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North Yorkshire, United Kingdom Gb

Hello green fingered folk! I'm new to this lark and am in need of advice. I've booked to have huge ugly monster conifer hedge cut down at front of our new home and am looking for advice as to what alternative and more attractive hedging could be planted. Also, the soil looks really dry and poor under the current hedging, what can I do to improve soil quality? Thanks



Looks as if you're new to the site too, so welcome to GoY.

I hope you've also booked to have the stumps ground out or removed from your trees - if not, best do so, or you won't be able to do much with the area. Assuming the stumps and roots are going, next thing is to tidy it up (it'll look a right mess afterwards) and then get some composted animal manure or similar, spread it over the area, then fork it over. You need enough of it to make a minimal 2 inch layer across the whole area, prior to digging in. Leave it to settle for a couple of weeks while you think about what you want to plant there instead.

If you're sure you still want a hedge, you've got several choices - you could have an informal hedge, which means you just choose 4 or 5 five shrub varieties (depending on the length and width of the border) and let them mingle freely together, occasionally trimming if it looks a bit untidy. Otherwise, a formal hedge, which you keep trimmed with a hedgetrimmer a couple of times a year. You also need to consider what height you'd like the hedge to be before making a final choice.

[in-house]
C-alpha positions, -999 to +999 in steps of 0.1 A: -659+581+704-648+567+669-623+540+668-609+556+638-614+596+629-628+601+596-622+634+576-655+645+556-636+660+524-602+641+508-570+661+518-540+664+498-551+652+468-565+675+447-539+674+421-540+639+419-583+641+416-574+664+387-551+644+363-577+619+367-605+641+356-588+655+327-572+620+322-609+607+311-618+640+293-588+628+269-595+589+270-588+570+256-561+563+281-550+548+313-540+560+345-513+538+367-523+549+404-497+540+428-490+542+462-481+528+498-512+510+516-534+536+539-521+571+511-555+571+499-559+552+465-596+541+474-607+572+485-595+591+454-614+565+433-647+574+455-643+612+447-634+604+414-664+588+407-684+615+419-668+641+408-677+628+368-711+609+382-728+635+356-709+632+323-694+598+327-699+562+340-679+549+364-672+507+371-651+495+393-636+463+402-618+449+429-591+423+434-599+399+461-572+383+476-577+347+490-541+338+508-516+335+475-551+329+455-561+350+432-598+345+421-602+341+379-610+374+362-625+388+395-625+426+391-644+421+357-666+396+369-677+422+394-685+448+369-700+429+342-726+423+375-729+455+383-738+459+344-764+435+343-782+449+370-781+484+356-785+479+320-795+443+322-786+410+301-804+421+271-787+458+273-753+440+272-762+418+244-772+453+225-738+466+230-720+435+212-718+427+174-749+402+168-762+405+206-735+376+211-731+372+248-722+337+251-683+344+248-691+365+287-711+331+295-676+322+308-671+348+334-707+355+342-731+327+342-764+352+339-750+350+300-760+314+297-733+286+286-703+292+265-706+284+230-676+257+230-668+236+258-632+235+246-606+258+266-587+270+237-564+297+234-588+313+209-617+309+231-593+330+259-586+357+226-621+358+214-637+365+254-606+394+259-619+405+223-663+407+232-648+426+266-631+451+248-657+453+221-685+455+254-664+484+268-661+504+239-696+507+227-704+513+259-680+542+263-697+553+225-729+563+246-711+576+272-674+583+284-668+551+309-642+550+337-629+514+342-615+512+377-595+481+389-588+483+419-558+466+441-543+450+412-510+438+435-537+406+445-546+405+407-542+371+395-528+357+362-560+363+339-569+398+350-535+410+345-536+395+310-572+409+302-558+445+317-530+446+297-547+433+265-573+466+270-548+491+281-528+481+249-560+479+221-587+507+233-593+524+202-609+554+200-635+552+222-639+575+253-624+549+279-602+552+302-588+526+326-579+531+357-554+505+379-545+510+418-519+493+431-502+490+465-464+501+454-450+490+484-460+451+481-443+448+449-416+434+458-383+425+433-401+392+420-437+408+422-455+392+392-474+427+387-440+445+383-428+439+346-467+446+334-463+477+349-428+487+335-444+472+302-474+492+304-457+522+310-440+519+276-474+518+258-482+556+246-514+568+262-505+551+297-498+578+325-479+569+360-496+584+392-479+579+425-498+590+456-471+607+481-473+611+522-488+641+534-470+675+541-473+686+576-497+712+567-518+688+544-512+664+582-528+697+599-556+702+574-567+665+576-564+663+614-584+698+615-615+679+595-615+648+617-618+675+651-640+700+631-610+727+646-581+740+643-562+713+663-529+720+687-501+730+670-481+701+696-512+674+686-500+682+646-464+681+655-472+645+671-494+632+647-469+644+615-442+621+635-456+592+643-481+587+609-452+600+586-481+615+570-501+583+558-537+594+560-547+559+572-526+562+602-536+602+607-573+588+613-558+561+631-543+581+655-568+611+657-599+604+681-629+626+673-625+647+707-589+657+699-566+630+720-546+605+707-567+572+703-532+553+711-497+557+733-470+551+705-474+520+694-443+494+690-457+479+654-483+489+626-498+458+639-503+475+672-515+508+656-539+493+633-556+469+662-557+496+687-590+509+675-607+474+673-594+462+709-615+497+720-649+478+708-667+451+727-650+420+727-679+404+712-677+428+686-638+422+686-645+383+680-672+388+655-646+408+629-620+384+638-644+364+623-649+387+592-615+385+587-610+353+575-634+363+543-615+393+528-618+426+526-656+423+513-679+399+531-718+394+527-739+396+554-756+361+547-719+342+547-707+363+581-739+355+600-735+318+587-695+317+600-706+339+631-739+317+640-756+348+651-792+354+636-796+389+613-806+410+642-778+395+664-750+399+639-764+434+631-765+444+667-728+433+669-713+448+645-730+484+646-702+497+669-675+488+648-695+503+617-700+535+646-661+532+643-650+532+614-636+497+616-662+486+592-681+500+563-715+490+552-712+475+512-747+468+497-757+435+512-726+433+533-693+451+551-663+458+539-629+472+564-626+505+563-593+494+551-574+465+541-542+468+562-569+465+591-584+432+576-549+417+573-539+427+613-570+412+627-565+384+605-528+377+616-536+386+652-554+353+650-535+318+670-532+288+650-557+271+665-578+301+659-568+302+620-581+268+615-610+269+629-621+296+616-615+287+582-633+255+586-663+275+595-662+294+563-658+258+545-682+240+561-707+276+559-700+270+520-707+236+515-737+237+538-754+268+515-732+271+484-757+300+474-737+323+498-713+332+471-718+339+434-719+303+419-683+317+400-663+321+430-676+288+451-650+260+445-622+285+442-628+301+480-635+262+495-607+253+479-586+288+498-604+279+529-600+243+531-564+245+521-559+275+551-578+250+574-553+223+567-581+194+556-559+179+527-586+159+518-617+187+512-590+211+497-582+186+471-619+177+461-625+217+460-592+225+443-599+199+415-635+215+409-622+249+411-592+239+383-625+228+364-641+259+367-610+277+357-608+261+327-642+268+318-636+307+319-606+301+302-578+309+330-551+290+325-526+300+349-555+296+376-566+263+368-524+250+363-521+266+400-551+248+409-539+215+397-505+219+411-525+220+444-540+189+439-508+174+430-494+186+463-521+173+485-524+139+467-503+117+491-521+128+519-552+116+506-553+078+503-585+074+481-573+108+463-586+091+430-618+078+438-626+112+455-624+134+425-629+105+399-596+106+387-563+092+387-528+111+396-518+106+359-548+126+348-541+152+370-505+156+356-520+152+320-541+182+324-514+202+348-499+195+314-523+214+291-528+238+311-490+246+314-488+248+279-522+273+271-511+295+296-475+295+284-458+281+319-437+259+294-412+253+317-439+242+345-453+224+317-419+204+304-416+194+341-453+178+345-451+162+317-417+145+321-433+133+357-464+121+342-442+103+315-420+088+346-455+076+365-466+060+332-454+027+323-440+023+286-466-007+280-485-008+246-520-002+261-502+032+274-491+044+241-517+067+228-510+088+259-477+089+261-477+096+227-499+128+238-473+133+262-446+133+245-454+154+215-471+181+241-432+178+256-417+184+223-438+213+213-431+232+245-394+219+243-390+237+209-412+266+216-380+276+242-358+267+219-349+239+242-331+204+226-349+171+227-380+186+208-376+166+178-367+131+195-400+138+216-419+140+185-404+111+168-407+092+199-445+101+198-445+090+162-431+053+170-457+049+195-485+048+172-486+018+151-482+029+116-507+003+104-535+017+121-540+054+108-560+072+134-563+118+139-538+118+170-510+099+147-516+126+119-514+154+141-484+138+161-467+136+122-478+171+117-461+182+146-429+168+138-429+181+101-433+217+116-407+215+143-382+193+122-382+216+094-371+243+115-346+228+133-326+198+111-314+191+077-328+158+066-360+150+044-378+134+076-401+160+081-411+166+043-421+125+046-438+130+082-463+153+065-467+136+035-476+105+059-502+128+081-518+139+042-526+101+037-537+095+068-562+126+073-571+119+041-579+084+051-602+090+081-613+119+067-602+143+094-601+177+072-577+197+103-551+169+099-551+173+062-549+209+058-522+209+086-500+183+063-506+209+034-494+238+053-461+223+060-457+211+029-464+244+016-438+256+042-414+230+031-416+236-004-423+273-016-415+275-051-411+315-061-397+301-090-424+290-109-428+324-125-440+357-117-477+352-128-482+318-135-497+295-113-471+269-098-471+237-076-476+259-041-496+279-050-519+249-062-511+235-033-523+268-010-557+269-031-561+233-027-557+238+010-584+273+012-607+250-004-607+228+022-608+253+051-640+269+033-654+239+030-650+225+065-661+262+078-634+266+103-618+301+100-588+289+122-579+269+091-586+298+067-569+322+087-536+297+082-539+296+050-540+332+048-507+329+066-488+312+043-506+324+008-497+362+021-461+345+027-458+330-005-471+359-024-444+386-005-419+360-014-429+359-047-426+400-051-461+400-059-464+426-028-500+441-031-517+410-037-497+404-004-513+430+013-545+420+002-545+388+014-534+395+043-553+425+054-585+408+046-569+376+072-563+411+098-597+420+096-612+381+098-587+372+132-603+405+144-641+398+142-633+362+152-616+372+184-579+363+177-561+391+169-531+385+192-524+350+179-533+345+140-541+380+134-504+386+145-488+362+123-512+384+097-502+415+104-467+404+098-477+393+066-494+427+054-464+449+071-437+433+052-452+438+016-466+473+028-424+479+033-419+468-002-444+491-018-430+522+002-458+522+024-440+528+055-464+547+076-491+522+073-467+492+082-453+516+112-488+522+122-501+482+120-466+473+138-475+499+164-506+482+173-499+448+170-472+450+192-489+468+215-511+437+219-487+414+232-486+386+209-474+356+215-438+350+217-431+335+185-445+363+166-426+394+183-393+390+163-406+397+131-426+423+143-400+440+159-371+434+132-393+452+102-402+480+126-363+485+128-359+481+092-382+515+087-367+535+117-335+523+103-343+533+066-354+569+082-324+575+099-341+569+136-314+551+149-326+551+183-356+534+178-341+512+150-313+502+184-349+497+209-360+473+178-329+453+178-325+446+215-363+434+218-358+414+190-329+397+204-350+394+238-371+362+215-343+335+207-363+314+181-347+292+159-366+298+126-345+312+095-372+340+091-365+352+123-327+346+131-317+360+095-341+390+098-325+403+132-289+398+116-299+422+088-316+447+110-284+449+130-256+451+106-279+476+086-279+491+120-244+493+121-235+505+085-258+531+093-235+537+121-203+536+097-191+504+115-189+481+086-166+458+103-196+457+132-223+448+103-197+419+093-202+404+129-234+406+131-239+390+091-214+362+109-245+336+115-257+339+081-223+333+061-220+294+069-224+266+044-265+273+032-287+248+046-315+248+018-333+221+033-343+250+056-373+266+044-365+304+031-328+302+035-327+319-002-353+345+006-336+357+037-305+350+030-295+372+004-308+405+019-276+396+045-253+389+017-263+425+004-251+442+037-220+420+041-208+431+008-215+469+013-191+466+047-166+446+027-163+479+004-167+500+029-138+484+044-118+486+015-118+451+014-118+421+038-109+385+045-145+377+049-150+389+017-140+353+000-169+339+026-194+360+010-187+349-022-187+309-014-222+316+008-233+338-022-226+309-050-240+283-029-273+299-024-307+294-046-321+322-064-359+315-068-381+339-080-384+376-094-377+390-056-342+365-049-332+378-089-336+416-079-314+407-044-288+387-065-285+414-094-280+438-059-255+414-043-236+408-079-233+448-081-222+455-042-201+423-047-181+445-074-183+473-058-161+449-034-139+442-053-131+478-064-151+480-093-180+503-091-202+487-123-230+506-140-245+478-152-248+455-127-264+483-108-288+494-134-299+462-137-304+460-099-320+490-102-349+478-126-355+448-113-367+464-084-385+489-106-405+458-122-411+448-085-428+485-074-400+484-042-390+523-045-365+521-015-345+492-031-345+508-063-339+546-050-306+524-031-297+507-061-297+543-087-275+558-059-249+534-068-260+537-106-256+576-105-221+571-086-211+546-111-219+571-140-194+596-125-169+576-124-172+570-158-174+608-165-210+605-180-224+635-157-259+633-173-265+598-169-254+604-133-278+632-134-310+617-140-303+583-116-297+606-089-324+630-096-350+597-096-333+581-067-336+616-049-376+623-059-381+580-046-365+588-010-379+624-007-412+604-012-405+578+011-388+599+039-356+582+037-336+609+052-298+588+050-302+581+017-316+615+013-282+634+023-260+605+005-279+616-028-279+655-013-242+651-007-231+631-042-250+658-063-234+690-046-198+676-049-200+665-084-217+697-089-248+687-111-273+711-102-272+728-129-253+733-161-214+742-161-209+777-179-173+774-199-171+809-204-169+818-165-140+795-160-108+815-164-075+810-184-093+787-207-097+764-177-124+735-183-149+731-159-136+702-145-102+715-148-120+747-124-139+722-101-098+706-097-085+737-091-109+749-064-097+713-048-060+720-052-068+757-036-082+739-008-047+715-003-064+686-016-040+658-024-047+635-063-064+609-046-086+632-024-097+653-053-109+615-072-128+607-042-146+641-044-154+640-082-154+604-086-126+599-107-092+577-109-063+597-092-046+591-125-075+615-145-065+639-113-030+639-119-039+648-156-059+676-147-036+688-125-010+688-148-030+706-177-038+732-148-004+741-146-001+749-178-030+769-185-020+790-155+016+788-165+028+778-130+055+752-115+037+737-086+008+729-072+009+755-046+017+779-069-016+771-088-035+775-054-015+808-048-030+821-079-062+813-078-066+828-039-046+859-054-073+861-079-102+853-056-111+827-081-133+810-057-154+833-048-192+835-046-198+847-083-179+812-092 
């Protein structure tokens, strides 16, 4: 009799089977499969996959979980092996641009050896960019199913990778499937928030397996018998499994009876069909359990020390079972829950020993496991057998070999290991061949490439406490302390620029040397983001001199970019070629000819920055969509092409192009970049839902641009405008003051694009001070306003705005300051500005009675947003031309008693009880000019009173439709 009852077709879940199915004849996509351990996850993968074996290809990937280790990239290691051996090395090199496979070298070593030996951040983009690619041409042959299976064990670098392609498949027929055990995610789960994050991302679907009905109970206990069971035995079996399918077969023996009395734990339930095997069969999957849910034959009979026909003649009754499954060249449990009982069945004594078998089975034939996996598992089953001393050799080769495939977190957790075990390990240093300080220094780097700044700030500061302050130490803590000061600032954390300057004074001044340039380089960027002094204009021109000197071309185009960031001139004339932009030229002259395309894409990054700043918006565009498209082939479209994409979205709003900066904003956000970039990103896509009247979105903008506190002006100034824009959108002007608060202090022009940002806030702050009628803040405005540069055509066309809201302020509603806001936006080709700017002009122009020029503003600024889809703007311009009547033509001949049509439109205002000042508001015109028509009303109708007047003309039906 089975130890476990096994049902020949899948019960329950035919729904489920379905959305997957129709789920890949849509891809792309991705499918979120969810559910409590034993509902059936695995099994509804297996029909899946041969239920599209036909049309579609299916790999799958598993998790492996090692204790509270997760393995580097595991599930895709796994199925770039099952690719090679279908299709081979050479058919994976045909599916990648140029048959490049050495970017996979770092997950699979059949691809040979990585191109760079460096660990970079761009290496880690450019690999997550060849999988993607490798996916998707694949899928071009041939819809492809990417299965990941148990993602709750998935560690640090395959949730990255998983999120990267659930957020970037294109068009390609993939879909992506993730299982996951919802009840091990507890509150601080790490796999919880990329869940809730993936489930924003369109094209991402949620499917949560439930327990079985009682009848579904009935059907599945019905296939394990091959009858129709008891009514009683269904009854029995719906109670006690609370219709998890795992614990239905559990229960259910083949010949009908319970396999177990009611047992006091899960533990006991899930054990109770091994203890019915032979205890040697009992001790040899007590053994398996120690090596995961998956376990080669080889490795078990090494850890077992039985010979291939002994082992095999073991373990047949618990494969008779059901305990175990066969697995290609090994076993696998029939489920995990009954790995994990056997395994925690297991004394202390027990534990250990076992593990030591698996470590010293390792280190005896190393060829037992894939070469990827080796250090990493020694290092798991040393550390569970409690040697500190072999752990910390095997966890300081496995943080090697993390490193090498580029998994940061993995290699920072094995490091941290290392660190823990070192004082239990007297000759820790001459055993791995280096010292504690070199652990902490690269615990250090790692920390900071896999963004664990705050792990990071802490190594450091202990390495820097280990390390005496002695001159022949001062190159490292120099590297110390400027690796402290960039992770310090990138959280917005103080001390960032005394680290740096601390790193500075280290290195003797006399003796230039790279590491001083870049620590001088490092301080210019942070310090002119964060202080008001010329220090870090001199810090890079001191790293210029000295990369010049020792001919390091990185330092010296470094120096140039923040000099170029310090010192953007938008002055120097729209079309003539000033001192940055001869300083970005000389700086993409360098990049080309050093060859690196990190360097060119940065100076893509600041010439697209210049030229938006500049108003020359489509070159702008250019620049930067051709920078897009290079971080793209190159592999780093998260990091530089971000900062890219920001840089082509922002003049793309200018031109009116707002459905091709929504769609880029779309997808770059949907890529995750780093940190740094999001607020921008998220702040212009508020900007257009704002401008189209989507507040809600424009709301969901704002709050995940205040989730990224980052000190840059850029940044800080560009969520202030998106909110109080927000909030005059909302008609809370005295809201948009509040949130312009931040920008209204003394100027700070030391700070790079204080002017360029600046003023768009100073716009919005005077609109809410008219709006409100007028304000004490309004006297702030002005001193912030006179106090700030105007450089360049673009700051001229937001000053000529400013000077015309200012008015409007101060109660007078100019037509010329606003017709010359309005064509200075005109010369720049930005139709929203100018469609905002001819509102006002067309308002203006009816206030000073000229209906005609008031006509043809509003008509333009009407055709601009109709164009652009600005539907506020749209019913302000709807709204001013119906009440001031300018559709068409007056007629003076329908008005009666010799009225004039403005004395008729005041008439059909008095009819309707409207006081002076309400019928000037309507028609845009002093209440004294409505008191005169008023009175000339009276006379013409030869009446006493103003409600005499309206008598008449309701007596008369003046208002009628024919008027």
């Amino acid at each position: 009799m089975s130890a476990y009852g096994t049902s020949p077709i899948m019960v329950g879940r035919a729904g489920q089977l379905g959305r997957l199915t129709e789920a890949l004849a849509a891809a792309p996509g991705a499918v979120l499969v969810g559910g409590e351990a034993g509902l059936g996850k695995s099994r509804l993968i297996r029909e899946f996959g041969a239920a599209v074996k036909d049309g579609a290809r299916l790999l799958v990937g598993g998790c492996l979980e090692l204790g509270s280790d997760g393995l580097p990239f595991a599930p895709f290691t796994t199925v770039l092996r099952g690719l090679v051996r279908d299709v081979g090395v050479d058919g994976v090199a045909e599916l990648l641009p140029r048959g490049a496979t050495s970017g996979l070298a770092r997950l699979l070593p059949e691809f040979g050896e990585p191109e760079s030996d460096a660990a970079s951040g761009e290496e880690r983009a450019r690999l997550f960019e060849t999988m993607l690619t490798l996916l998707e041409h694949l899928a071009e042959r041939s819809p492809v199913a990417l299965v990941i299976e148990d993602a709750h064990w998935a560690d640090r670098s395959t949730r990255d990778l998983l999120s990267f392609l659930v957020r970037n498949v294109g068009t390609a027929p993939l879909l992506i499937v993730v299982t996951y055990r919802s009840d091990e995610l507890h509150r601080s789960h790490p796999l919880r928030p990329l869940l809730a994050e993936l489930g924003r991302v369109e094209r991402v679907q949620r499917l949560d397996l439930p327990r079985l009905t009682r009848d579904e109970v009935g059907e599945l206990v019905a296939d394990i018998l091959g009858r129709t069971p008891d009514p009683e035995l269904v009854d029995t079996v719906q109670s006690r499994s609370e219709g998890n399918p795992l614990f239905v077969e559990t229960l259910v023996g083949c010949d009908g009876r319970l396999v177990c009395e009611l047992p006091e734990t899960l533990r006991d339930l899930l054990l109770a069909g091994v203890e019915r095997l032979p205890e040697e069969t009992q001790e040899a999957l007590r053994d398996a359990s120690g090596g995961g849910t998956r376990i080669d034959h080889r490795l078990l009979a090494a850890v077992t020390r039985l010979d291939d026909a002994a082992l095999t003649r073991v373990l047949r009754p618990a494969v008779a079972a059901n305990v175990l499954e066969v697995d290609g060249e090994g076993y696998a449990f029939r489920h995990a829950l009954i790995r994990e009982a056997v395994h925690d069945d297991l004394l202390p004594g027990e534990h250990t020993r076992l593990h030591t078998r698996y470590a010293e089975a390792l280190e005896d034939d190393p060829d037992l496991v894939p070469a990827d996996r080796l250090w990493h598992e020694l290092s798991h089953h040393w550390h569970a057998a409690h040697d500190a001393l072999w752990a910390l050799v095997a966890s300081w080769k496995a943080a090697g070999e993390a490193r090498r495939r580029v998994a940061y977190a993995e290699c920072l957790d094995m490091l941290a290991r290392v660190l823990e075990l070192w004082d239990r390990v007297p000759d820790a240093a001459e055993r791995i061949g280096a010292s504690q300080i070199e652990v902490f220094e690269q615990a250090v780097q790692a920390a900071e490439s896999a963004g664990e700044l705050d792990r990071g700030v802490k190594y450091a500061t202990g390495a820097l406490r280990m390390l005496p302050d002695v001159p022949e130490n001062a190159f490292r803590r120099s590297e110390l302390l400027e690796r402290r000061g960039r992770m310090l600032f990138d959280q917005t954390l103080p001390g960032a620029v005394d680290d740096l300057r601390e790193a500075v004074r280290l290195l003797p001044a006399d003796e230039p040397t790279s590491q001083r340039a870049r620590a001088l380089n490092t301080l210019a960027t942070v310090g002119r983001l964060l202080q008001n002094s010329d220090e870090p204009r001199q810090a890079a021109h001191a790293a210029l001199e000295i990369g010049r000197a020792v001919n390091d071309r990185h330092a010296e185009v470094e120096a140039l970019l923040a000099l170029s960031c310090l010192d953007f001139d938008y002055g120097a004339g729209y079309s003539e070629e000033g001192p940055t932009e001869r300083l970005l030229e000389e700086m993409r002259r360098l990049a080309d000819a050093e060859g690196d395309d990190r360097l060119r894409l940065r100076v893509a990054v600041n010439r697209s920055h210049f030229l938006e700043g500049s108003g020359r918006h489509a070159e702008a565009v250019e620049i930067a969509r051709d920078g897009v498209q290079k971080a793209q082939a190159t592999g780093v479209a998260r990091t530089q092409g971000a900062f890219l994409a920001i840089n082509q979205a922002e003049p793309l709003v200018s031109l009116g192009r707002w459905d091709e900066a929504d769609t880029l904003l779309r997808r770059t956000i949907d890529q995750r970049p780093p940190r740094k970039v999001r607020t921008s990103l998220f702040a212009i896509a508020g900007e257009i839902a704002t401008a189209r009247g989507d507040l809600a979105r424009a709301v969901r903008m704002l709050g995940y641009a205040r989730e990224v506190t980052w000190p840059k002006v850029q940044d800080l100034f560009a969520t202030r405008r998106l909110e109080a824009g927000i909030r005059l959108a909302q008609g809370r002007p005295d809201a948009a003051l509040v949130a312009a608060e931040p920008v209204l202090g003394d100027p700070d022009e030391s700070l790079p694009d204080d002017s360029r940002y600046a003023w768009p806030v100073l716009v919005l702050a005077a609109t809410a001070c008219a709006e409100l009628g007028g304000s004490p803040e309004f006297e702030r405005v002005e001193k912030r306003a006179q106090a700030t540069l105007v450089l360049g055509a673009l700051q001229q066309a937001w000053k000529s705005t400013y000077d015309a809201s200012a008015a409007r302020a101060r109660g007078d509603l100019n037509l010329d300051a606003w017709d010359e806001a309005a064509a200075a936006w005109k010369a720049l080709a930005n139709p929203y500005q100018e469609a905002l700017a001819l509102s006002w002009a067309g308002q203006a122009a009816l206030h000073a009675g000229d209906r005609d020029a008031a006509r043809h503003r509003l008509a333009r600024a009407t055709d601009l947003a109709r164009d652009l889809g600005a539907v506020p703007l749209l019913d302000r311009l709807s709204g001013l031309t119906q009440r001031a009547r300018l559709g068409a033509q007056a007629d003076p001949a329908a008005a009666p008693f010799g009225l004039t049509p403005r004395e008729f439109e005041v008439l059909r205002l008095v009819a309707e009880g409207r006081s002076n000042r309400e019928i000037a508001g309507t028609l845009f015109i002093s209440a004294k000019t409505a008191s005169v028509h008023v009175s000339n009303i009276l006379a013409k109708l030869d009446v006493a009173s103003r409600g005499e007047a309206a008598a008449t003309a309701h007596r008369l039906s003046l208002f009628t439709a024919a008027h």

Once you've decided those things, then its time to ask for options as to which plant/s would suit. The amount of sun the area gets is also important, as is how exposed the situation is - there's a big difference between a south facing garden and an east or north facing one with nothing opposite your house. Where you are, that could mean very cold winds in winter, so that information would be useful too. If you're not far from the sea, that would be useful to know also.

14 Apr, 2015


Great advice from Bamboo.

I'd add one thing. If you are a nature fan and you want to encourage the birds into your garden you could always opt for a wildlife hedge. A google search will show plenty of information and options for this.

14 Apr, 2015


We have a mixed shrub border as a short hedge , its pretty and the birds likeit.....have you looked in Goypedia for hedges?
use the search box above

14 Apr, 2015


I'm of the opinion that a mixed hedge is alright at the back of a rural garden but can be untidy as subjects grow at different rates. For a front garden then (Taxus) Yew makes a super formal hedge; far better than Buxus as not affected by blight or Box aphid. Just to add, take the good advice regarding the removal of the conifer roots as it is false economy by leaving them in.

14 Apr, 2015


Yes, mature yew hedge is good, but its very dark unless you get the golden one, and it does grow slowly. We need to know how high Daisy wants it to be too . I'd hasten slowly and look at lots of different sorts - you don't want to rush into things and then wish you'd had something else. You have some thinking time as it will take a while to get the soil into good heart after those conifers.

15 Apr, 2015

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